Hard corals are generally thought of as autotrophs, or organisms which produce most of their own metabolic energy and contribute to the base of the food chain in the ecosystem. Although most reef-building corals do feed on plankton, they meet 75-95% of their energy demands by harvesting symbiotic micro-algae within their tissues, and are thus getting their sugars and carbohydrates indirectly through photosynthesis. However, this view of corals is currently in debate, and it looks like a more diversified diet could be utilized by some corals to meet their daily energy demands. This has been the study of Conservation Diver Instructor and Board Member, Rahul Mehrotra.
Investigating what corals can eat
Initially, Rahul showed back in 2015 that Heteropsammia corals used their large mouth size to opportunistically consume salps during seasonal blooms. This was observed In Situ on several occasions in the ‘muck’ areas around Koh Tao, and documented in the journal Marine Biodiversity. By chance, a student of the New Heaven Reef Conservation Program, Joel Rohrer observed a mushroom coral ingesting a sea slug during a coral reef survey, and alerted it to Rahul’s attention. From that single observation, investigations began into the question, “Are reef building corals actively feeding on sea slugs for additional energy?” A question which would take 4 years to investigate.
Experiments were devised as a series of both in situ and ex-situ trials to test his hypothesis, which was that corals take advantage of their proximity with Sacoglossan sea slugs and their large gape to facilitate heterotrophy. The experiment looked at several factors, the size of the coral, the size and species of the sea slug, and the likelihood of ingestion. He used aquarium feeding trials to test whether or not it was even possible for the mushroom corals to capture, transport, and ingest the slugs, and looked at the rate of rejection based on slug size and species. Following those trials, he also performed field tests to ensure that this adaptation was actually going on in the wild populations.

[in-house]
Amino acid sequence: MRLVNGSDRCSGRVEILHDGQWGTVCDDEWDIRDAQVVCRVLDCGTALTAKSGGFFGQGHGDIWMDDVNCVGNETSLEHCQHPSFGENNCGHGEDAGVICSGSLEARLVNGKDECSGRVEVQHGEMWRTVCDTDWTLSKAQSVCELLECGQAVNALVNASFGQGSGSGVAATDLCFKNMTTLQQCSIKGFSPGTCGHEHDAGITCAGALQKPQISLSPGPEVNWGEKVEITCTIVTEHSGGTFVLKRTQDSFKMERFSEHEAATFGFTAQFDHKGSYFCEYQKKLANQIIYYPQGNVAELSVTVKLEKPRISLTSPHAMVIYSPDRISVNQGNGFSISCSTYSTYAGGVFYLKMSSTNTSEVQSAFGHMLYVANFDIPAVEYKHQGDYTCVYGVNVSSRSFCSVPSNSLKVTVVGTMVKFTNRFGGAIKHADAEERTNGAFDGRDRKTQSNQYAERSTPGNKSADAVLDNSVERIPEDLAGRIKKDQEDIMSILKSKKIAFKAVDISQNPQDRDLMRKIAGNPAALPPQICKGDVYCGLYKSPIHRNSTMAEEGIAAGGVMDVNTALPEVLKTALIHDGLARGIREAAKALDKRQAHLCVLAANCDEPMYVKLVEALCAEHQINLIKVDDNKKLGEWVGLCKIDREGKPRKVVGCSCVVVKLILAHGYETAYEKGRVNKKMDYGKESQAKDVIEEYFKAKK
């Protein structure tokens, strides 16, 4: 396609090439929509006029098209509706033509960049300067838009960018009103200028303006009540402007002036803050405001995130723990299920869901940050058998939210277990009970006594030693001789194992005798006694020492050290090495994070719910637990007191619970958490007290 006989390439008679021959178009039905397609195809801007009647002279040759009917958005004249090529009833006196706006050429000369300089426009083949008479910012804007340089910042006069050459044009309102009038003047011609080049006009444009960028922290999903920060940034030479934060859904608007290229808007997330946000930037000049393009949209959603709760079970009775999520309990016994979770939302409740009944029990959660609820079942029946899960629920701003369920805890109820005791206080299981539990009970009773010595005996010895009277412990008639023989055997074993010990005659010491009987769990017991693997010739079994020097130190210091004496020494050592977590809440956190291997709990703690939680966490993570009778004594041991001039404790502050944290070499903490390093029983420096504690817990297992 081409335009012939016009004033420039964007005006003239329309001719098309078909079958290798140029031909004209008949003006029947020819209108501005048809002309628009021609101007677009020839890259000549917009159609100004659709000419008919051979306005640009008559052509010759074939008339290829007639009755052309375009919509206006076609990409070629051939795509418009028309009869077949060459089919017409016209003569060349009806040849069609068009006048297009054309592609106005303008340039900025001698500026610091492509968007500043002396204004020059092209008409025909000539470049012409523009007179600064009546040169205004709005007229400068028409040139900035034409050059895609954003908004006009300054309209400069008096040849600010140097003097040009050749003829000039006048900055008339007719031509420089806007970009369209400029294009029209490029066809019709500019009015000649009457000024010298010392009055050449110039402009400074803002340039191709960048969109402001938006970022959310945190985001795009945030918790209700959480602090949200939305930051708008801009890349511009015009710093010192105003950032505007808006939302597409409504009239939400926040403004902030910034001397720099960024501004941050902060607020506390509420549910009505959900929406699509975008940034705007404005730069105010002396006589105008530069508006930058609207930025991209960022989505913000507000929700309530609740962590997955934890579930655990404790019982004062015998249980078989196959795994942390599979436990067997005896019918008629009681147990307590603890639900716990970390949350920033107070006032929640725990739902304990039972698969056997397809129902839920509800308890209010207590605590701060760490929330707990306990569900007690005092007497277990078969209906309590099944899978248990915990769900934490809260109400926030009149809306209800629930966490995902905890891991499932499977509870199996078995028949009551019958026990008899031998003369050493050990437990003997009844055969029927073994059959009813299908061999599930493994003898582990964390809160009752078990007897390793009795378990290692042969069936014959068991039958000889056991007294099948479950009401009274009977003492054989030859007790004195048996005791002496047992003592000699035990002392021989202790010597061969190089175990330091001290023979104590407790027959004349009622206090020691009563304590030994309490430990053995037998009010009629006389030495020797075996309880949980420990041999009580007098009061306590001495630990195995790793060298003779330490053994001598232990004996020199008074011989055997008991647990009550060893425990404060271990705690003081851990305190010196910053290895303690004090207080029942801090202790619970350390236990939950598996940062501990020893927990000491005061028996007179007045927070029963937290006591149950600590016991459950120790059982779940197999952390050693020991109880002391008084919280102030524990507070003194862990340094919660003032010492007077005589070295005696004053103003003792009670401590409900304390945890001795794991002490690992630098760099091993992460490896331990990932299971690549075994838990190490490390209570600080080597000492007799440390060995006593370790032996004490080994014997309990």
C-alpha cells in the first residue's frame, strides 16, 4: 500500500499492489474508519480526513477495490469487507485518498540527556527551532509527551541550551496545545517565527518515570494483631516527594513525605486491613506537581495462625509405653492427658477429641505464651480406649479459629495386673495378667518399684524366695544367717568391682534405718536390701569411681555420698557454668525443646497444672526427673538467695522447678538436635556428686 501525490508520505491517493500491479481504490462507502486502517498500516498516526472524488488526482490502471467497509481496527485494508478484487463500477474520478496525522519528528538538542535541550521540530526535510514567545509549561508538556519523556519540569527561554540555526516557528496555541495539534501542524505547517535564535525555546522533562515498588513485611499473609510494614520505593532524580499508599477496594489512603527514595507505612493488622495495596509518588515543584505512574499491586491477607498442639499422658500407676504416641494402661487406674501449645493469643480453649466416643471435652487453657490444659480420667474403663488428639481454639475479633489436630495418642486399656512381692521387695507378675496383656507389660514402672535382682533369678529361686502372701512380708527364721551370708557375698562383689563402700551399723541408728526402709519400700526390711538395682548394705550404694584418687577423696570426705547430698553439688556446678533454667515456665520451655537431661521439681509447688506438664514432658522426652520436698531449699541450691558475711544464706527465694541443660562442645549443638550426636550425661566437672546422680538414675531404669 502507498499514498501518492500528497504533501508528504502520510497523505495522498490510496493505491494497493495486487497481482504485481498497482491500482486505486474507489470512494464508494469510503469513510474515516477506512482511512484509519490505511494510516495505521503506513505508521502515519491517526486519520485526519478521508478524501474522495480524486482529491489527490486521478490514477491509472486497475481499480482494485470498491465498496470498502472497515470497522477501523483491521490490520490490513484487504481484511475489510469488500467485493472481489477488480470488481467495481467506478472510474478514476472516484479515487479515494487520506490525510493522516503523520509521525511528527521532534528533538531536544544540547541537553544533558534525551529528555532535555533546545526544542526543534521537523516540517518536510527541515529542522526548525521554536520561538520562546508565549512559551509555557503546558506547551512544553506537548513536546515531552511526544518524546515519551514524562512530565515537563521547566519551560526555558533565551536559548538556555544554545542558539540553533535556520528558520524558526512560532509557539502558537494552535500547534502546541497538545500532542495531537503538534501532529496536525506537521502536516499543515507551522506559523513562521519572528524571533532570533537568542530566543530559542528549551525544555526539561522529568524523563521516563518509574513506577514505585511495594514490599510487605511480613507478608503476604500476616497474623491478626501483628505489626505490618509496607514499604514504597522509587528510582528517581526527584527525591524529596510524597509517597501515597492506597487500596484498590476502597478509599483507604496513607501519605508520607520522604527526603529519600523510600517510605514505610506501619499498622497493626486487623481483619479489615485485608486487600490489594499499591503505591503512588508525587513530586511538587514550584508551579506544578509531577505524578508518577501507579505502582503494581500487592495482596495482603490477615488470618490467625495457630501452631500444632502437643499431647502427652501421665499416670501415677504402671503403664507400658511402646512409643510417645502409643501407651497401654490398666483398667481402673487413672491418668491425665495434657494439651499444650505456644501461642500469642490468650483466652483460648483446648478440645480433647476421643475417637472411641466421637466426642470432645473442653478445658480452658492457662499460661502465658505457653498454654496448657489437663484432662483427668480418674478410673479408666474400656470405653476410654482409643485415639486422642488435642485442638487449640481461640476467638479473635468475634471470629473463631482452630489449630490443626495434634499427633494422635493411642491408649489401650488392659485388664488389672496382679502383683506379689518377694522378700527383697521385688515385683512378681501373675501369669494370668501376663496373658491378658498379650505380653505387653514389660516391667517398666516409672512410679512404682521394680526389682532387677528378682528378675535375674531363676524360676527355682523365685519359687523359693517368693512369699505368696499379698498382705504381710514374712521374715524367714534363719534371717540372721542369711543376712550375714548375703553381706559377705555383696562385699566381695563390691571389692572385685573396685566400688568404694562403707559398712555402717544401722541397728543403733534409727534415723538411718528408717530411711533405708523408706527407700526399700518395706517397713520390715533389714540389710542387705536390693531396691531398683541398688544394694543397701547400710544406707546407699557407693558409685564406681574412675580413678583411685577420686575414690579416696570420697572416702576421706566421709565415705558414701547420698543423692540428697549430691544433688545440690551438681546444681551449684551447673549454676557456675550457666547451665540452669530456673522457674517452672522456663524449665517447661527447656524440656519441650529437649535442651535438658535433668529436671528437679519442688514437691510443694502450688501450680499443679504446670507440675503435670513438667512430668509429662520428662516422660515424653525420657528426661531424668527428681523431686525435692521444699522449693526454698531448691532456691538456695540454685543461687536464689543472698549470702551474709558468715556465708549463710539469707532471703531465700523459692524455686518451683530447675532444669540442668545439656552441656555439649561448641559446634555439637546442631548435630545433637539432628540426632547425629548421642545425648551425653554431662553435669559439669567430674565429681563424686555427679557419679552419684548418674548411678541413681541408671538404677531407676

The study’s conclusions
Based on 240 trials, it was concluded that prey species and prey size are the greatest factors in successful predation of sea slugs by corals, rather than the type or size of the corals themselves. Of the six species of prey slugs tested, consumption rates were highest for species of the genera Costasiella and Elysia, with significantly less success when attempting to ingest those of the Plakobranchus genus. Additionally, when these sea slugs were rejected after consumption by the corals, the slugs were covered with a mucus that is thought to be a defensive mechanism by the corals to prevent damage caused by the slug’s defensive measures.
What this means
Rahul’s work has helped to expand the way we think about coral feeding behaviors, as well as their place in the trophic structure of reefs. We now know that they feed on large plankton (salps and small jellyfish) in addition to the nearly microscopic prey they have always been known to. Furthermore, we now see that they are actively feeding on benthic organisms, not only those floating in the water column. This may be an adaptation to increase the amount of energy they receive from heterotrophy to allow them less reliance on their symbiotic algae, or as a way to gain beneficial micro- and macro-nutrients that could be essential for their growth and development. Additionally, the data adds to the incredibly sparse understanding on predators of sea slugs (which are all toxic) and overall ecology in tropical reef habitats. As these new observations are investigated further, we are sure they will yield some more surprising and exciting information which will continue to modify our views of this very important class of reef organisms.